A Chinese airport has declared war on illegal drone flights that may affect aircraft safety, launching a hot line and offering cash for information on miscreant drone pilots in the wake of a number of recent incidents.
Kunming Changshui International Airport in Southwest China's Yunnan Province said that they will offer 1,000 yuan ($146) as a reward after several drones were seen in the airport's restricted zone, a staffer told the Global Times Monday. She added that the hot line was launched on Sunday.
There have been four or five close calls involving drones in the past two days in the vicinity of the airport, the Xinhua News Agency reported Sunday.
Separately, airports in Shenzhen, South China's Guangdong Province and in Mianyang, Southwest China's Sichuan Province, also reportedly found unknown flying objects on Friday and Thursday respectively, causing several flight delays and cancelations.
There has been a rapid increase in drone use in China, especially for entertainment purposes. However, there are still no comprehensive laws or regulations to properly standardize use of the aircraft and manage their safe operation, experts noted.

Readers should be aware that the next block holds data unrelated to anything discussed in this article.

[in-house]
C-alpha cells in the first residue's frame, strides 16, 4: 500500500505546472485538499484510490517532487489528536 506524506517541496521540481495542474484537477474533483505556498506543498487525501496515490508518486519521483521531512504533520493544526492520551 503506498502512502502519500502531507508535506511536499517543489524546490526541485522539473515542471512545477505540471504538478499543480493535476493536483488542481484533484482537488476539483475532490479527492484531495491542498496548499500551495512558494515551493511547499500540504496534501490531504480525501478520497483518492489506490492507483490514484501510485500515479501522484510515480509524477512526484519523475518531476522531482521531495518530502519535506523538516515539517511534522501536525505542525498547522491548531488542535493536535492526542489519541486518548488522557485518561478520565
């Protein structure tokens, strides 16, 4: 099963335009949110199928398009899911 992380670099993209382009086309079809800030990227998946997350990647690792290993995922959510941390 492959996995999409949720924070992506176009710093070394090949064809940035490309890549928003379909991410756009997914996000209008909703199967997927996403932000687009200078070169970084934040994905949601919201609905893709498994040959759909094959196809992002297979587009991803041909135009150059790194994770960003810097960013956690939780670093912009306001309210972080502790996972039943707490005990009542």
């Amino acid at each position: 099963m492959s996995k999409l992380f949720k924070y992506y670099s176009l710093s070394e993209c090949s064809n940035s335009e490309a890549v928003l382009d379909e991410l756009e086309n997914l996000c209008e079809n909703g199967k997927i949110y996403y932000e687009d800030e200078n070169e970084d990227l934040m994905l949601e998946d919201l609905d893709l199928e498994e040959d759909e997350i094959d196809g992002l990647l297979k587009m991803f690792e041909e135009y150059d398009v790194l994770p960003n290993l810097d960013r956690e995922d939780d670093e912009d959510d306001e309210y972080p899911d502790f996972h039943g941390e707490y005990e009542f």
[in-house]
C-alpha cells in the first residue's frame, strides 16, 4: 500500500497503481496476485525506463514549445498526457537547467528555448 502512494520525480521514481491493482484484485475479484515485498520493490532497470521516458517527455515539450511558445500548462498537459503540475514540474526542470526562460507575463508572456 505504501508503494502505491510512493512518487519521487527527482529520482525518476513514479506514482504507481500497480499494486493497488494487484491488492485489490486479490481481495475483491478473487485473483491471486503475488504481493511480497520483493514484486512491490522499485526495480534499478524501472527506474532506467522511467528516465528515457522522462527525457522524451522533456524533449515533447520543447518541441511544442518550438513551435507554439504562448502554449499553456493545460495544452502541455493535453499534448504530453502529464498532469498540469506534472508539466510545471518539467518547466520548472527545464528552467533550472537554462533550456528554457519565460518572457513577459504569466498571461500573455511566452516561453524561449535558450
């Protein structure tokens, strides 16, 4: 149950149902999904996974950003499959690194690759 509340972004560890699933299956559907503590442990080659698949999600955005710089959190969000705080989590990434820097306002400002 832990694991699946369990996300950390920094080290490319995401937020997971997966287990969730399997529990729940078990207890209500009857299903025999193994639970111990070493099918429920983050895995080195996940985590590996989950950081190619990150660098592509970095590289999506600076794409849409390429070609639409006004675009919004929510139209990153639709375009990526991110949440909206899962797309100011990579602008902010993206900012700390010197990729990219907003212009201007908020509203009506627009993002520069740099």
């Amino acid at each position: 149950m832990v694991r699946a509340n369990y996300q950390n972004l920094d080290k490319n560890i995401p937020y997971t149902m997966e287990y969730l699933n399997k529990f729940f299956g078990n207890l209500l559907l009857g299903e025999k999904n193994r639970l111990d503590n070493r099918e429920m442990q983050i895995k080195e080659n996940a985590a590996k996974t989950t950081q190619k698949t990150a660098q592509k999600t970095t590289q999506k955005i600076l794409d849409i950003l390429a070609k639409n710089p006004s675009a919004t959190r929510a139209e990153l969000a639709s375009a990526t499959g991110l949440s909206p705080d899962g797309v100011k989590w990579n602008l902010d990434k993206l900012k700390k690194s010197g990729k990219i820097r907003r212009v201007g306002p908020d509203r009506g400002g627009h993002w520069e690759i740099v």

There are more than 20,000 drones in China, but only half of their operators have "driving licenses," said Ke Yubao, secretary-general of the Aircraft Owners and Pilots Association of China (AOPA), the only organization to distribute Civil Unmanned Aircraft System Pilot Certificates - a driving license for drones, according to a report from the Sichuan-based West China Metropolis Daily in January.
Lawmakers in Sichuan also previously suggested a real-name buyer registration scheme to better track down badly behaved drone owners, the paper reported in January.
"Most drone buyers are just armchair pilots, so they need to be educated in safe use and about risks," Hou Min, a deputy director of the AOPA, told the Global Times on Monday.
Drone pilots must be informed of safety concerns, such as avoiding collisions with aircraft or the risk of fire - some users had apparently attached fireworks to drones during the Spring Festival holiday - and also security concerns, as drones can be used to spy on military and intelligence facilities, Hou said.
According to data provided by news portal thepaper.com, from December 2013 to September 2015, there were 327 incidents in the world where drones came dangerously close to civilian aircraft, and in 28 cases, the aircraft had to course correct to avoid collision.